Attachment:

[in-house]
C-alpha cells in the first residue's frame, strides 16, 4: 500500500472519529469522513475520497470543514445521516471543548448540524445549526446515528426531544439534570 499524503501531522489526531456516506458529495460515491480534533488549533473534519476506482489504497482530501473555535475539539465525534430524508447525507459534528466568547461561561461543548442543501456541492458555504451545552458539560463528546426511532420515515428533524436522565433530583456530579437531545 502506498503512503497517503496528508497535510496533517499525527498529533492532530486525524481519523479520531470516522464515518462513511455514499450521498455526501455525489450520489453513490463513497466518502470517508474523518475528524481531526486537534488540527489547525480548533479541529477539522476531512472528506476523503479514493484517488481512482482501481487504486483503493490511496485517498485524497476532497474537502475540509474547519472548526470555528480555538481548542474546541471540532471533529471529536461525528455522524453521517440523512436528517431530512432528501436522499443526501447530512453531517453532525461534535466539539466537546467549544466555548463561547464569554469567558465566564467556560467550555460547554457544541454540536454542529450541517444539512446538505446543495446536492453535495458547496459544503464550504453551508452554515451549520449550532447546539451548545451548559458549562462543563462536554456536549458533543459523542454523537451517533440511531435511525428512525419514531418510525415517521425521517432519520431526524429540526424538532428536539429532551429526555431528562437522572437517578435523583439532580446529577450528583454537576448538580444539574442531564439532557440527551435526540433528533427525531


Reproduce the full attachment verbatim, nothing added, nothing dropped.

[in-house]
C-alpha cells in the first residue's frame, strides 16, 4: 500500500472519529469522513475520497470543514445521516471543548448540524445549526446515528426531544439534570 499524503501531522489526531456516506458529495460515491480534533488549533473534519476506482489504497482530501473555535475539539465525534430524508447525507459534528466568547461561561461543548442543501456541492458555504451545552458539560463528546426511532420515515428533524436522565433530583456530579437531545 502506498503512503497517503496528508497535510496533517499525527498529533492532530486525524481519523479520531470516522464515518462513511455514499450521498455526501455525489450520489453513490463513497466518502470517508474523518475528524481531526486537534488540527489547525480548533479541529477539522476531512472528506476523503479514493484517488481512482482501481487504486483503493490511496485517498485524497476532497474537502475540509474547519472548526470555528480555538481548542474546541471540532471533529471529536461525528455522524453521517440523512436528517431530512432528501436522499443526501447530512453531517453532525461534535466539539466537546467549544466555548463561547464569554469567558465566564467556560467550555460547554457544541454540536454542529450541517444539512446538505446543495446536492453535495458547496459544503464550504453551508452554515451549520449550532447546539451548545451548559458549562462543563462536554456536549458533543459523542454523537451517533440511531435511525428512525419514531418510525415517521425521517432519520431526524429540526424538532428536539429532551429526555431528562437522572437517578435523583439532580446529577450528583454537576448538580444539574442531564439532557440527551435526540433528533427525531